Men have an option that women can only dream about; they have the option of standing or sitting while they relieve themselves at least half the time, and the other half they are required to sit which means half or some of the time they go to the bathroom they will need the seat down as well. The argument that men have to touch the seat more often if they are required to put it down every time shouldn’t matter because they have to touch their junk and wash their hands after the entire bathroom experience anyway.
As far as efficiency goes, yes men are losing efficiency points by putting the seat down after every use, but they still have the option of putting the seat up in the first place; whereas women do not. Lastly, it used to be simple common courtesy, as well as a safety measure for women, the act of men putting the seat down for women.
Video: The Toilet Seat Etiquette Debate
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Some Bathroom Statistics
Stats that support the man’s argument:
- If men are required to put the toilet seat down after every use, then they end up having to touch the toilet seat 2 times more than women.
- I have read thatit may not be as kind but it is more efficient for the toilet seat to be left up more often than it is to be left down.
Stats that support the woman’s argument:
- Women go to the bathroom more often (this is not always a fact, but comparing public restroom lines should be confirmation enough, the line for the ladies room is ALWAYS longer).
- Women have to sit down to go-to-the-bathroom every single time (for men it is a choice) which means women need the seat down more often than they need it up (because they never need it up)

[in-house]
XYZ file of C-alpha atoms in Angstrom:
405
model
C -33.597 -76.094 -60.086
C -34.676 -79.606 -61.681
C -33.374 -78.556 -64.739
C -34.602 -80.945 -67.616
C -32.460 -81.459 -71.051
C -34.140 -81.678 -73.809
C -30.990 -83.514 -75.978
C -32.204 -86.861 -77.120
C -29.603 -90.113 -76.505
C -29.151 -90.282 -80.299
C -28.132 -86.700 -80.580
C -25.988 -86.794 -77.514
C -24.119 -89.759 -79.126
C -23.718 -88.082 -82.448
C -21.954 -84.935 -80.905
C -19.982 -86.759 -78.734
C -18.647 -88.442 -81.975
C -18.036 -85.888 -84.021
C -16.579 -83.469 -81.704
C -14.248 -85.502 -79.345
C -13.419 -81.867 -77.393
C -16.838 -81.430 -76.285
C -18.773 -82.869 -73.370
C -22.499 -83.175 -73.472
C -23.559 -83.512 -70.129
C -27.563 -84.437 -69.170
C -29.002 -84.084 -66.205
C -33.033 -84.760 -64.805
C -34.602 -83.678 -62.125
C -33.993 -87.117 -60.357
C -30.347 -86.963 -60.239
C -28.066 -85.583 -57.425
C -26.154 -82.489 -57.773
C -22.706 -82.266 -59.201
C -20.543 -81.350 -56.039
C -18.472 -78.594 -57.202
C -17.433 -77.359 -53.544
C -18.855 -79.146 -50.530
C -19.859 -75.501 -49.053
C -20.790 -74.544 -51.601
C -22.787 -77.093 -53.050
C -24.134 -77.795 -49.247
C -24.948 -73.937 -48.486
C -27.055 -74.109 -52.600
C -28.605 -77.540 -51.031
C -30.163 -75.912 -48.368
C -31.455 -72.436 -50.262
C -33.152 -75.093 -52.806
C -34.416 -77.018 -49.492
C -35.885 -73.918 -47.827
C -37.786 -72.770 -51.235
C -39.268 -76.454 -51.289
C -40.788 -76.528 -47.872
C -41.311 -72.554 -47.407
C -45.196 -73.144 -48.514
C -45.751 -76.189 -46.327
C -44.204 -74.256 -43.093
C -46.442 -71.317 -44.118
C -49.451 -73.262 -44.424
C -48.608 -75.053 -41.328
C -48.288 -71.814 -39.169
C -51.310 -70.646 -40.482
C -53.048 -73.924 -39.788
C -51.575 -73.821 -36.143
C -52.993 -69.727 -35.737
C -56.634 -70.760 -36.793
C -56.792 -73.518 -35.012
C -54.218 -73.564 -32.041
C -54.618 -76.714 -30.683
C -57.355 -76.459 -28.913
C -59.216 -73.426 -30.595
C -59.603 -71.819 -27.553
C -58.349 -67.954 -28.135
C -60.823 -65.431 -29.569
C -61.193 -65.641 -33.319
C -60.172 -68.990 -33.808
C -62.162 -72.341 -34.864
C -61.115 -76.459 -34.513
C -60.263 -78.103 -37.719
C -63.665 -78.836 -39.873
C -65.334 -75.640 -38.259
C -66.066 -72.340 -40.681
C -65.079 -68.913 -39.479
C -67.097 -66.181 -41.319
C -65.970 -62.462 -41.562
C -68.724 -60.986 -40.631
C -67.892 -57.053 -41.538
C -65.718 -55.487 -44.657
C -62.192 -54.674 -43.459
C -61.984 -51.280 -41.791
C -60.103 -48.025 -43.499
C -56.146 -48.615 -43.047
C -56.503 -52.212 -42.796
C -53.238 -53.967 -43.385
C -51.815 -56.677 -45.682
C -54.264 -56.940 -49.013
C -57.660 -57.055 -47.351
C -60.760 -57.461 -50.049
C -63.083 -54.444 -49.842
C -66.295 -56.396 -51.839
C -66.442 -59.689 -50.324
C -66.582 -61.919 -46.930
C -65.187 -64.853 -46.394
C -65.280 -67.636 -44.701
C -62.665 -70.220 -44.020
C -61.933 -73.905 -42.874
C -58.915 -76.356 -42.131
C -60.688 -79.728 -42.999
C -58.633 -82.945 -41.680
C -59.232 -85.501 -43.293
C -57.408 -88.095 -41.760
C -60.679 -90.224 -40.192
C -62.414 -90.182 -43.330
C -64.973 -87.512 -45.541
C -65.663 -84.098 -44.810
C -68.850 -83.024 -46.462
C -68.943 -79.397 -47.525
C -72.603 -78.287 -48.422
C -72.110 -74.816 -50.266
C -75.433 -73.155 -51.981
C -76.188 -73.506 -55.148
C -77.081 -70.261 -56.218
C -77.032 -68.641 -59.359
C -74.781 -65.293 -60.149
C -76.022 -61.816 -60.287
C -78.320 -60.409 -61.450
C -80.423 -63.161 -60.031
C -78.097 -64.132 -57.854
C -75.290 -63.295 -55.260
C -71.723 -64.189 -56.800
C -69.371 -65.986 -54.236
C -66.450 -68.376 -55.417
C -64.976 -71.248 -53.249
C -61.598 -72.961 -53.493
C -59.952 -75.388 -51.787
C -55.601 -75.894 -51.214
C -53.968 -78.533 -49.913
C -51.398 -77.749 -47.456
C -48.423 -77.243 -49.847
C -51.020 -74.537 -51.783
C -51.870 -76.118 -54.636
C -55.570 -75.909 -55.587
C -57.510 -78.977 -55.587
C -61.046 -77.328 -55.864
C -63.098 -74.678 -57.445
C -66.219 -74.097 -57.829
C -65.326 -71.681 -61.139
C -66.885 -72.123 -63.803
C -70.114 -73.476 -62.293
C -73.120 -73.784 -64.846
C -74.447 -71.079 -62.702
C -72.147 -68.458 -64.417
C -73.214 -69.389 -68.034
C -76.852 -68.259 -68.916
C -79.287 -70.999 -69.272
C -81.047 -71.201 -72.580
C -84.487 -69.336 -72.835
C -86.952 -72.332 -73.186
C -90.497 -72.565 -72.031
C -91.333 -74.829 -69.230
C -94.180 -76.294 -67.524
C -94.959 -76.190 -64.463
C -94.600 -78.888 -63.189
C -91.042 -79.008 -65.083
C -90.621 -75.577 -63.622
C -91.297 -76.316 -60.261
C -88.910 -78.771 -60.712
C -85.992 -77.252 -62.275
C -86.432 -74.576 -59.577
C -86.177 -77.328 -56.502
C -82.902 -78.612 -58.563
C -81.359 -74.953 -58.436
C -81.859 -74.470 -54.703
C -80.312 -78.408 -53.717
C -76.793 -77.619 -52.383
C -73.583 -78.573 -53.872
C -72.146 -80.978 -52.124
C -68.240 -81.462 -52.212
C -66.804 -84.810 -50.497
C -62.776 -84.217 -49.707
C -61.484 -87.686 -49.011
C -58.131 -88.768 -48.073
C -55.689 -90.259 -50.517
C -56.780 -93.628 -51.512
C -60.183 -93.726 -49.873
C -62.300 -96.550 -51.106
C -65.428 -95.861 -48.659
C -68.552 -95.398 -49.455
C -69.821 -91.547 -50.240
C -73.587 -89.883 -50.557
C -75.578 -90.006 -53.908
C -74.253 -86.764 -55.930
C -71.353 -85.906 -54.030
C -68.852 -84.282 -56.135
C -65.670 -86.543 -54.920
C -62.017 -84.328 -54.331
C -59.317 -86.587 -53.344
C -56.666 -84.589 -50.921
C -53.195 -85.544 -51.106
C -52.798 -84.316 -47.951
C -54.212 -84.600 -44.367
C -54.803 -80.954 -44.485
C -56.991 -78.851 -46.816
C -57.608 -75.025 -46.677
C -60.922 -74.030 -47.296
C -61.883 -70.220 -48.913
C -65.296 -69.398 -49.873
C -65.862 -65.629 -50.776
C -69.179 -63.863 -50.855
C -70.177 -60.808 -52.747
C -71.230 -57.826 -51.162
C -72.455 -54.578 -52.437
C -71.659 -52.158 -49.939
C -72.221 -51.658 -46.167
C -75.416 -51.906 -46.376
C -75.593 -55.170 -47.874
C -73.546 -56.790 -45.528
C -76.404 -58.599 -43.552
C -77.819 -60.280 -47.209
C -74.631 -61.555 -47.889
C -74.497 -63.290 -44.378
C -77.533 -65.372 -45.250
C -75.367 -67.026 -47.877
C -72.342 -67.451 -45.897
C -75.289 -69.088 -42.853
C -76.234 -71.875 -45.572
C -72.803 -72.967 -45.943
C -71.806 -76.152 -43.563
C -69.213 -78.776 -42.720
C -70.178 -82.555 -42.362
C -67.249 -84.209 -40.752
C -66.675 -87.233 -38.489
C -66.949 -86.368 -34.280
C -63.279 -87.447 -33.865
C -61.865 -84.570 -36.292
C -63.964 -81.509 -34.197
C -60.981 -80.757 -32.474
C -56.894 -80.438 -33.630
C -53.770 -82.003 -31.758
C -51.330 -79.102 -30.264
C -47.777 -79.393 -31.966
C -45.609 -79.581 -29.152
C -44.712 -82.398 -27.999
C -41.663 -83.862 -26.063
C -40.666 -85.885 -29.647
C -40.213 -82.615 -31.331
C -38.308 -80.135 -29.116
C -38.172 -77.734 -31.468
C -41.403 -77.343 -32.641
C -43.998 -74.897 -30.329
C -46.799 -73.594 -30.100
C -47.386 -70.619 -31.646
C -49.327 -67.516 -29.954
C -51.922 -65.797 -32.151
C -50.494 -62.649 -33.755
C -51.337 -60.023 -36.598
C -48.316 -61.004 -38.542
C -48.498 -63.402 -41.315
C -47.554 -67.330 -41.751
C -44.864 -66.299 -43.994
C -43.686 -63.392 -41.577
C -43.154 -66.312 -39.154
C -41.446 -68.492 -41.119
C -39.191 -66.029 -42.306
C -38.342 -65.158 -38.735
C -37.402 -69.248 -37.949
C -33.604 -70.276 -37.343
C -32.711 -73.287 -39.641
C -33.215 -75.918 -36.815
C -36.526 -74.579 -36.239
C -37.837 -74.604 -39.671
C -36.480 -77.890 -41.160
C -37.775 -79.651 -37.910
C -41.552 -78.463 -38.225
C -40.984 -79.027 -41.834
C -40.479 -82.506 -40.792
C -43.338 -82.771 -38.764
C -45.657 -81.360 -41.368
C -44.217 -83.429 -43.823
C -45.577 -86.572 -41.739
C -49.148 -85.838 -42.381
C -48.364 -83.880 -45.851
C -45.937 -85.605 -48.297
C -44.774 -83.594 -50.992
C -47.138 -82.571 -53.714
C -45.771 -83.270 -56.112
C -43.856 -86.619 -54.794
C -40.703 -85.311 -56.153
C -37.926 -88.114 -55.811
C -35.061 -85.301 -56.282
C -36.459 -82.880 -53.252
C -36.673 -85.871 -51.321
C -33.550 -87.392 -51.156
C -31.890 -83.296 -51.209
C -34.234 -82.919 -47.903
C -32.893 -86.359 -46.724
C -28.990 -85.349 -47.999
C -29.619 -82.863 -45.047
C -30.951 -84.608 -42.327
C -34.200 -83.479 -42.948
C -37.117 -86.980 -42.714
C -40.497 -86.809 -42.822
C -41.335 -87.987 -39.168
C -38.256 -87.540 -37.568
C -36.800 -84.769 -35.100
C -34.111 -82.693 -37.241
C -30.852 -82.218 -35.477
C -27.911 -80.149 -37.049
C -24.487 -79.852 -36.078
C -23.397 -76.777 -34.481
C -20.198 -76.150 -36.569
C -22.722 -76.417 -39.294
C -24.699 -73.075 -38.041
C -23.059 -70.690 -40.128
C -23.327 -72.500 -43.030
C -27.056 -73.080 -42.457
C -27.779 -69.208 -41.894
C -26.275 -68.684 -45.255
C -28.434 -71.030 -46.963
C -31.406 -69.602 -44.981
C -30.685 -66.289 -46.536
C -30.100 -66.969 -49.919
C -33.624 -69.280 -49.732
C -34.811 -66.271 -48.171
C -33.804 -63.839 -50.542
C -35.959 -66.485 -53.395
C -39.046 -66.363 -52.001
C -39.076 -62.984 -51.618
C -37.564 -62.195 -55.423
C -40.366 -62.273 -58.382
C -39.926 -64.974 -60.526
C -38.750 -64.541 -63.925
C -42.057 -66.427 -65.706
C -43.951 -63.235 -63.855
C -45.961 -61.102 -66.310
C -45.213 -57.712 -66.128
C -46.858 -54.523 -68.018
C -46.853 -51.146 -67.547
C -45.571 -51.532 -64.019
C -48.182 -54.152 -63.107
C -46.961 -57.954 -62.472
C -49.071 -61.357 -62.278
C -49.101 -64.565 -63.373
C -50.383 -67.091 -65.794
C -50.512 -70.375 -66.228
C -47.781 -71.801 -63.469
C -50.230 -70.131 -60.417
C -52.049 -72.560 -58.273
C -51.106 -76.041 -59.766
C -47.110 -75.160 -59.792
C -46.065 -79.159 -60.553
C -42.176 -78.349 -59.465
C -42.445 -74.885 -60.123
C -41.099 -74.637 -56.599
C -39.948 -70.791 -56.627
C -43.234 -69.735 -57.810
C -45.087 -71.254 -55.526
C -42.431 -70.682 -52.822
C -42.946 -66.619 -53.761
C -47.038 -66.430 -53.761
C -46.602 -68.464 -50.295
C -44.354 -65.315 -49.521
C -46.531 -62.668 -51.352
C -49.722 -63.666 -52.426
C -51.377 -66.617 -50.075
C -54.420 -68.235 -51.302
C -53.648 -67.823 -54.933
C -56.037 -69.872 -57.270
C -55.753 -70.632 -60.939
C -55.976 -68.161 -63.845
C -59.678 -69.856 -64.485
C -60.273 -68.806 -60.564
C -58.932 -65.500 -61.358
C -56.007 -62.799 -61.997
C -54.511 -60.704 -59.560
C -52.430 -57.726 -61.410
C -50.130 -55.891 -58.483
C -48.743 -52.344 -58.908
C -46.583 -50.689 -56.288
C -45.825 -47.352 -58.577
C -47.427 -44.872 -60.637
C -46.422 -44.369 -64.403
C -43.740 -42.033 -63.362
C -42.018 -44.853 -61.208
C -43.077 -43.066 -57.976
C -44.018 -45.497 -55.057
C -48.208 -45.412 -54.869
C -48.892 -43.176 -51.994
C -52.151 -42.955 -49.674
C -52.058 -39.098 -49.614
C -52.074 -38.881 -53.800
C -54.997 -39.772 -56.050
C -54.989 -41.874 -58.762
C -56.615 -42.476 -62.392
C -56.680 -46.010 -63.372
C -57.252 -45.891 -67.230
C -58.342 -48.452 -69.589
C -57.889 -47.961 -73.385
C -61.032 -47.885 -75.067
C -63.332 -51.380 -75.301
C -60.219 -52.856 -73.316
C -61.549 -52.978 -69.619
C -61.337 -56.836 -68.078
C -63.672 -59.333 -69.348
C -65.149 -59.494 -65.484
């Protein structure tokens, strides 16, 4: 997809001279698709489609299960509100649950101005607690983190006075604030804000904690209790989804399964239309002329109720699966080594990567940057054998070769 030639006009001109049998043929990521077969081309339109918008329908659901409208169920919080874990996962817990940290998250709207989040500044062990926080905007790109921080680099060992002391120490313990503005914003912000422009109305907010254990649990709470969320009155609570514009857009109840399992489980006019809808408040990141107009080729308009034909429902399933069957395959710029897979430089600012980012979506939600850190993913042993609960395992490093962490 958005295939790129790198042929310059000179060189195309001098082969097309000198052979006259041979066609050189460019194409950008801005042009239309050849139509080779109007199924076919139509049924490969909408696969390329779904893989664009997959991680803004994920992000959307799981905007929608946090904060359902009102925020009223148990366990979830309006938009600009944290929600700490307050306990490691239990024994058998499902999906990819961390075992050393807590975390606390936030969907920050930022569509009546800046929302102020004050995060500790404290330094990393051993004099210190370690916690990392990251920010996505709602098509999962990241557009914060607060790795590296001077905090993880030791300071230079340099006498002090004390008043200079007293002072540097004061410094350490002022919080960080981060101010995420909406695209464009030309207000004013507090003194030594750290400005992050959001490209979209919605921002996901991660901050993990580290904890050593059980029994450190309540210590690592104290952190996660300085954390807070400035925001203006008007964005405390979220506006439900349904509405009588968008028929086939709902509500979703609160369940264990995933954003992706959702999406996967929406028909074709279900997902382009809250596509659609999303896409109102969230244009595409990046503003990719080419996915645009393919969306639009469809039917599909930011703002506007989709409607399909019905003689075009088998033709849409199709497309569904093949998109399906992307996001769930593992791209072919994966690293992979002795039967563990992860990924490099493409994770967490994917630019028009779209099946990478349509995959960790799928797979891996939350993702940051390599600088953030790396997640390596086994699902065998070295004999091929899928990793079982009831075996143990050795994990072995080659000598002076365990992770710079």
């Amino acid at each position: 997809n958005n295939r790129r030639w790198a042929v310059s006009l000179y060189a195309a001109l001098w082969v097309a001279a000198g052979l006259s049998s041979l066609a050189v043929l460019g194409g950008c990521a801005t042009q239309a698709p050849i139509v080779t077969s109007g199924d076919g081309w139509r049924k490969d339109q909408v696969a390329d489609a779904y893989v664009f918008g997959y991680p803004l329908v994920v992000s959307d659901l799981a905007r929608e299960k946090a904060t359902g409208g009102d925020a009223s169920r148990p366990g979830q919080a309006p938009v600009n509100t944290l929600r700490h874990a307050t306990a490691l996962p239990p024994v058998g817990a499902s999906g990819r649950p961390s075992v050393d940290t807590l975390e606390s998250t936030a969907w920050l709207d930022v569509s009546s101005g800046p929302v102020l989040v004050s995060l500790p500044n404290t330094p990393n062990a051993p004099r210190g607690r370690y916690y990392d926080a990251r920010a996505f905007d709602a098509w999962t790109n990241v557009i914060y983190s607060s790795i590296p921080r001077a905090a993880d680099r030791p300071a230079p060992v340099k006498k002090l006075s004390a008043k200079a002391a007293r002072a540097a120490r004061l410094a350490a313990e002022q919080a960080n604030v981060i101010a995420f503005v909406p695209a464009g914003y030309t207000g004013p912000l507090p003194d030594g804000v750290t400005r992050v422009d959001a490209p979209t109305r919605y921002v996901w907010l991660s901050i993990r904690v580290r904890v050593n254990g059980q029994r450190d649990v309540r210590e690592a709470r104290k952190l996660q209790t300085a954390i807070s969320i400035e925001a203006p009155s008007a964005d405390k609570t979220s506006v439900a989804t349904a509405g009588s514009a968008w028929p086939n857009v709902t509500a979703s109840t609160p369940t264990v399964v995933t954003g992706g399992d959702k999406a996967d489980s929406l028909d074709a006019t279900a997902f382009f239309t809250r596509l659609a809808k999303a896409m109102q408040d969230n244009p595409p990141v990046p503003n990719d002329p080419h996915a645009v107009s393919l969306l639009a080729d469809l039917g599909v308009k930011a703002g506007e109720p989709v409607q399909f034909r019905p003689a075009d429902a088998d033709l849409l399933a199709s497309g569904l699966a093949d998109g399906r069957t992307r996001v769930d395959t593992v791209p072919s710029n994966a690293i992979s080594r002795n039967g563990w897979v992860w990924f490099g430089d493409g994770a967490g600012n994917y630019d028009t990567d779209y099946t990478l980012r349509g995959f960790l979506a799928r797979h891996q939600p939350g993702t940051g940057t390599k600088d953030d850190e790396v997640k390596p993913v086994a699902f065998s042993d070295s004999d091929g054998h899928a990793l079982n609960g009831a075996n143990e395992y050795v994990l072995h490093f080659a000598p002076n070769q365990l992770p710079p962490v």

- If men are required to put the toilet seat down after every use, women do not have to touch the toilet seat – ever.
More commonly it is a social courtesy that men put the seat down for women. According to etiquetteschoolofohio.com the question of whether or not the toilet seat should be left up or down comes to a safety issue. The author of this particular situation described a scene in which the woman hurriedly ran to the bathroom and made it just in time to sit, where there was no seat, which caused her to fall back into the toilet and hit her head on the tank. Though this is probably a very rare occurrence it is one story showing the side of why the seat should be left down because of common courtesy or for safety reasons.
Health Issues (Toilet Seat and Lid)
Dangers of leaving both the toilet seat and lid up:
If any of you are familiar with the popular TV series called ‘Bones’ you may remember an episode in season 6 when Brenan tells Booth that leaving the toilet seat and lid up is just another way of spreading fecal matter and feces on all of the other items in your bathroom, like your toothbrushes for instance.